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C-17S In Alaska Ramp Up To Go Operational

A C-17 Globemaster III takes off from Elmendorf Air Force Base, Alaska, on a mission Aug. 8. The plane combines the large cargo capabilities of the bigger C-5 Galaxy but has the flexibility of the much smaller C-130 Hercules. Photo by Fred W. Baker III
By Fred W. Baker III
American Forces Press Service
Elmendorf AFB AL (AFNS) Aug 29, 2007
Long-range, heavy airlift resources for wartime and humanitarian efforts across the globe will be a day's flying time closer to the need in less than a month. The 517th Airlift Squadron, a former C-130 Hercules unit, is in the process of becoming operational as a C-17 Globemaster III unit.

C-17s provide longer range and capabilities to carry larger loads than C-130s. Placing the capabilities of the C-17 in Alaska means war support and humanitarian aid can be anywhere in the world a day sooner.

Since the first C-17 touched down in Alaska in June, the unit has been readying itself to become operational next month, flying missions across the state and training crews and maintainers.

The third C-17 arrived here this month. The fourth is expected next month, and the unit will begin flying missions for U.S. Transportation Command. By November, officials expect a full complement of eight airlift jets.

Previously, C-17s flying from the continental United States would have to lay over in Hawaii or Alaska before moving on to eastern locations. Even though the aircraft can fuel on the go, to travel farther, crews would have to be swapped or safe rest time allotted.

Now, because of their forward location in Pacific Command, crews can fly to all points east in a day, or they can cross the North Pole and be in Germany in eight hours.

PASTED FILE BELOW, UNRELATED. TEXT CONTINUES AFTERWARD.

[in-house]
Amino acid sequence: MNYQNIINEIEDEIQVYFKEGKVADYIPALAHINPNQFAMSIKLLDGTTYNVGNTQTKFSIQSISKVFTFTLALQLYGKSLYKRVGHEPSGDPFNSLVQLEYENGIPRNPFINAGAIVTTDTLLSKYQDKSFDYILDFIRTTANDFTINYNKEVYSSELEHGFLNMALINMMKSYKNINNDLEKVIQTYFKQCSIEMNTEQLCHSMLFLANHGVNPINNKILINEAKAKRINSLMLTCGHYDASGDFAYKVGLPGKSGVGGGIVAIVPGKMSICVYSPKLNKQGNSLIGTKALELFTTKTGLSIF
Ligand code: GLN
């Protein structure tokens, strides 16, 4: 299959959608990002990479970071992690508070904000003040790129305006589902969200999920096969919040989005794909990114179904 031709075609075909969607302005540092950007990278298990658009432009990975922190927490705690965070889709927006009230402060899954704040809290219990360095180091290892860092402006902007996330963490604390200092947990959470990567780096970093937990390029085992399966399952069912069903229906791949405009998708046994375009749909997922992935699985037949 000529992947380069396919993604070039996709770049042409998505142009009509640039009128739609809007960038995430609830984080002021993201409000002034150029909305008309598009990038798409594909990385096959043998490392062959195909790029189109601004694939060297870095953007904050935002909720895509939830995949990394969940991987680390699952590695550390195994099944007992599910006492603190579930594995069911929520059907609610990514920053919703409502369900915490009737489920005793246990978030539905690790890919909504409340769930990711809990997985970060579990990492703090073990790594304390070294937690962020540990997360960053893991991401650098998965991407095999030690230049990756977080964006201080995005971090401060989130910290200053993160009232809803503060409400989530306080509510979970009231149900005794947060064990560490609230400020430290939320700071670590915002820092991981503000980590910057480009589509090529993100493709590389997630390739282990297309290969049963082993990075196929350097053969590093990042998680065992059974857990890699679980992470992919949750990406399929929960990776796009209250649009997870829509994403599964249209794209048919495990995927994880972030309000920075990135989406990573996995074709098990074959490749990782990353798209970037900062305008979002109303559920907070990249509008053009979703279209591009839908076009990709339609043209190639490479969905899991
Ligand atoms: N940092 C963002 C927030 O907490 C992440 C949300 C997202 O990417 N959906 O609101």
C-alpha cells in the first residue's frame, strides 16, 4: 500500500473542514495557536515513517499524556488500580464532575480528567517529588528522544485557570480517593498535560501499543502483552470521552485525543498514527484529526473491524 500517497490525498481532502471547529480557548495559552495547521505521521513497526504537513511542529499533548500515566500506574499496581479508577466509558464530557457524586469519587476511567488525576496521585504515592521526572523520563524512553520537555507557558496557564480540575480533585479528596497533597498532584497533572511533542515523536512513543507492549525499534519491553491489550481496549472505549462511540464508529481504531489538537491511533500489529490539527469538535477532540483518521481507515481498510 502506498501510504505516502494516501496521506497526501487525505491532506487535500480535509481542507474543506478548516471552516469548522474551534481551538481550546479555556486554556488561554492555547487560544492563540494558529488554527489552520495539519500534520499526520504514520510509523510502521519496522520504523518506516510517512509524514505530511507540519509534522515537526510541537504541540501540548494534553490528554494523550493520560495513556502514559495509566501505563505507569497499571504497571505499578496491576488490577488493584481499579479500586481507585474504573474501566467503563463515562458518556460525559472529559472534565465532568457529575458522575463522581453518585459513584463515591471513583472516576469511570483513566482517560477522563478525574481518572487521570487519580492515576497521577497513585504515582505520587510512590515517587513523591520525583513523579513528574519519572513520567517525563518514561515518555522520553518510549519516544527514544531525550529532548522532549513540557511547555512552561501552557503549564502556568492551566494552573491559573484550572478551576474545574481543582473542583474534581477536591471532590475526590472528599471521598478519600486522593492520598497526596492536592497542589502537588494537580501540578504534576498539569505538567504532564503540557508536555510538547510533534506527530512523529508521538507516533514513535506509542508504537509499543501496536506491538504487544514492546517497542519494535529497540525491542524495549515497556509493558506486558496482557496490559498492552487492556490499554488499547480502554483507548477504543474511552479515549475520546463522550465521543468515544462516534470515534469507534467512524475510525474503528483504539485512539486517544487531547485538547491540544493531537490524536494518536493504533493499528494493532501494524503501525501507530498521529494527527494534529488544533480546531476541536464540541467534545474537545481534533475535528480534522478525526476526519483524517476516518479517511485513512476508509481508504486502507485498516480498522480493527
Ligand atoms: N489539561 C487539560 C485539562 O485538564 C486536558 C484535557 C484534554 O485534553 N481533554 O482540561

"We can reach any critical point in the world in less than 10 hours," the unit's commander, Air Force Lt. Col. Dave Almand, said.

The commander has been flying C-17s since they first rolled out at Charleston Air Force Base, S.C., in 1994. He said it combines the large cargo capabilities of the bigger C-5 Galaxy but has the flexibility of the much smaller C-130.

"It's outstanding -- still, hands down, the most capable airlifter in the world. Nothing compares to it," Almand said.

The C-17 can fly nonstop, refueling on the go, and boasts high reliability and low maintenance, he said.

The cargo hold can accommodate an Abrams tank, 10 up-armored Humvees, two tractor trailer trucks, or 100 paratroopers and all of their gear. The jet can also land on short dirt runways in austere locations -- needing only 3,500 feet -- with loads up to 170,000 pounds. A commercial airliner typically requires about 3,000 feet just to touch down, with stopping distances twice that of the C-17. The C-17 touches down in the first 500 feet.

"We can land in the dirt. We can fly directly into a combat environment. We don't have to pre-position," Almand said.

At the start of Operation Enduring Freedom, the C-17 was able to drop 1,000 Marines in remote locations of Afghanistan. Limited access to the country, requiring long-distance trips, and the ability to haul enough cargo to equip Marines as they were emplaced were challenges the C-17 easily overcame, Almand said. Other tactical aircraft would have had to be staged closer to the drop areas, which was not possible in this operation.